FGF23 (fibroblast growth factor 23)
Explain the key actions of FGF23 that contribute to its regulation of phosphate homeostasis
- Inhibits 1-hydroxylase expression -> reduces vitamin D activation
- Increases activity of 24-hydroxylase -> increases vitamin D clearnace
Lowering phosphate ultimately reduces PTH secretion
FGF23 may also block terminal osteocyte differentiation
What is tumor-induced osteomalacia?
What symptoms are seen?
(usually) benign tumor of mesenchymal origin that secretes very large amounts of FGF23, leading to decreased serum phosphate
Patients are osteomalacic (detectable bone loss and low-trauma fractures)
Give the genetic defect behind each of the following:
- Autosomal dominant hypophosphatemic rickets (ADHR)
- X-linked hypophosphatemic rickets (XLH)
- Autosomal recessive hypophosphatemic rickets (ARHR)
Compare the pathogenesis of each
- ADHR: point mutations in FGF23 that prevent normal proteolytic degradation of FGF23
- XLH: mutations in PHEX
- ARHR: mutations in DMP1
All mutations play a role in regulating the degradation of FGF23 -> the net result is increased FGF23 levels, decreased phosphate, and impaired bone mineralization
What is rickets?
Give some clinical manifestations
What is a Looser zone?
Abnormal bone modeling due to osteomalacia before closure of the epiphysis (osteomalacia for children).
- Bowing of the bones (tibia varus) due to chronic high strain on the bones
- Looser zone (bands of translucency in the bone, often at right angles to the cortex) -> often seen as a pseudofracture of the femur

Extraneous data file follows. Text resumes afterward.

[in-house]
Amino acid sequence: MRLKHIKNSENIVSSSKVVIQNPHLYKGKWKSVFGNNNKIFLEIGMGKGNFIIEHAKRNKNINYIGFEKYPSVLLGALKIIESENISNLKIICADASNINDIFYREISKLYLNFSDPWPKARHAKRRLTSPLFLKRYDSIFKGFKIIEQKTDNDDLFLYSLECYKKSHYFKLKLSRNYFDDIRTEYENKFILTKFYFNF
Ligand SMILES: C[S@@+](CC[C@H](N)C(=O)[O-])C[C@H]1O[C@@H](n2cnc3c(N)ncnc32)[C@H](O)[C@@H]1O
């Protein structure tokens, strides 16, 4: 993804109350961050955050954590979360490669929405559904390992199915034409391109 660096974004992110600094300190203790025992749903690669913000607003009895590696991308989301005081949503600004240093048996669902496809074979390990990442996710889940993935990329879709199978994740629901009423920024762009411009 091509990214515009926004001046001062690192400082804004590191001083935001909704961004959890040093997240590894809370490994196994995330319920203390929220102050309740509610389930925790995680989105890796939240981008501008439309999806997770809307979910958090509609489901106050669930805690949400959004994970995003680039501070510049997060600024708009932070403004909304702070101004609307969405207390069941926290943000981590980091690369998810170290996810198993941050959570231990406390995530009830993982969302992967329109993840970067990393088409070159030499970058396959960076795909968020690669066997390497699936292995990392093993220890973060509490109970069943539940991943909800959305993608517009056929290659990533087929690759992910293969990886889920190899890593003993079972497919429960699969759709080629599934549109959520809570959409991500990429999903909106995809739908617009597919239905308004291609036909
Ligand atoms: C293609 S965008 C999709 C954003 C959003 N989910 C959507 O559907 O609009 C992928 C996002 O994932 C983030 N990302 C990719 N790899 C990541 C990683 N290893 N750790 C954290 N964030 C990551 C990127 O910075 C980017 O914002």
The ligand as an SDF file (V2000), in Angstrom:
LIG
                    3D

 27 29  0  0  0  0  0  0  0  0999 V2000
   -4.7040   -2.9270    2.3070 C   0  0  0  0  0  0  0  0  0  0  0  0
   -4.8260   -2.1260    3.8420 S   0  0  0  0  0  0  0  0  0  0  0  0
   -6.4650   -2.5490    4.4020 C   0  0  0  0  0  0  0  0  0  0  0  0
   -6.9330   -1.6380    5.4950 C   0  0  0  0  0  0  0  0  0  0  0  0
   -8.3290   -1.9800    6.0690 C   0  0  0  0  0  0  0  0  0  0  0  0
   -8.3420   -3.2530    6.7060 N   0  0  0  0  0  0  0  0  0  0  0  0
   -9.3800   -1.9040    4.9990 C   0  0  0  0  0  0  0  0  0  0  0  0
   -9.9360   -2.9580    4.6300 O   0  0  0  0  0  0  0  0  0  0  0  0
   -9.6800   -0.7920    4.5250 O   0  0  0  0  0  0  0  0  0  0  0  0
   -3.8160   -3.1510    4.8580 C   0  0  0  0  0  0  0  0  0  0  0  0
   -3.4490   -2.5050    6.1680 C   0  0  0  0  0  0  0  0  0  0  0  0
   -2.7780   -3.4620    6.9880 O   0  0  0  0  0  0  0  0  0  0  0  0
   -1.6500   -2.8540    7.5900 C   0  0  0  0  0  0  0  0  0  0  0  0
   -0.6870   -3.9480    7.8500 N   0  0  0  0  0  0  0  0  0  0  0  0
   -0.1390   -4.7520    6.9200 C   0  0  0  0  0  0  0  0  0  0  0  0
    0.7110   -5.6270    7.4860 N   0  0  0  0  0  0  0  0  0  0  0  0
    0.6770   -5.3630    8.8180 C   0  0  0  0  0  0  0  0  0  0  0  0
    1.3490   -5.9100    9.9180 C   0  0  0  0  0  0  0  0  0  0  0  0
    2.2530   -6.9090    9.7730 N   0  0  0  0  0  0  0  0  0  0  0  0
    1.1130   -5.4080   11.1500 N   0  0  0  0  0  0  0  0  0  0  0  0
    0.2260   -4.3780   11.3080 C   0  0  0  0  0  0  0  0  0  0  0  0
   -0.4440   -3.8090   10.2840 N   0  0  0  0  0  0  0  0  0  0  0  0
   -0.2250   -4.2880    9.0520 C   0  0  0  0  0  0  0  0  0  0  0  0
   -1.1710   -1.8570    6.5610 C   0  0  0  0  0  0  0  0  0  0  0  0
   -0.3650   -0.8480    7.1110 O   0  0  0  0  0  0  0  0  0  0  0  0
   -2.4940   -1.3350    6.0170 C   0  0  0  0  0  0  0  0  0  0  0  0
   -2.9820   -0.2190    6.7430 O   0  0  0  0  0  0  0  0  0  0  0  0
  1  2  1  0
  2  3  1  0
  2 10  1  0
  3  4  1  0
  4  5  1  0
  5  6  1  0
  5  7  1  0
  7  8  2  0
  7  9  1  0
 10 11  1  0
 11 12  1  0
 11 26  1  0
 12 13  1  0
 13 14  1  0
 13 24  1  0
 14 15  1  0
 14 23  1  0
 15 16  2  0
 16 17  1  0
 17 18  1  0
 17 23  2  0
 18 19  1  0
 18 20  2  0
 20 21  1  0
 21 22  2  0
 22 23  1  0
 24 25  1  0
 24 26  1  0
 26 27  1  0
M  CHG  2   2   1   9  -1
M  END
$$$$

Name several clinical presentations common to osteomalacia
- Bone pain and tenderness on palpation of the long bones (tibia, femur, etc)
- Low trauma fractures
- Poor fracture healing
- Low urinary Ca2+ (hypocalcemic osteomalacia)
- High urinary phosphate (hypophophatemic osteomalacia)
Paget's Disease of Bone:
Broadly, what is it?
How is it diagnosed?
What is more common: mono-ostotic or polyostotic lesions?
Foci of exuberant, unregulated bone turnover, leading to impaired biomechanical performance, increased bone vascularity, and deformity
Diagnosis: symptoms, characteristic radiographic findings, elevated bone alkaline phosphatase, positive bone scane
polyostotic (several sites of involvement)
What clinical presentations might be found with Paget's Disease lesions in the skull?
Skull: headache, increased hat size, deafness (CN8 impingement)
Weight-bearing bones: stress fractures or complete fractures
True or false: patients suffering from Paget's Disease have an increased risk of osteosarcoma?
True. Approximately 1% of patients will have Pagetic lesions undergo malignant transformation. This rate of osteosarcoma is much higher than the general population.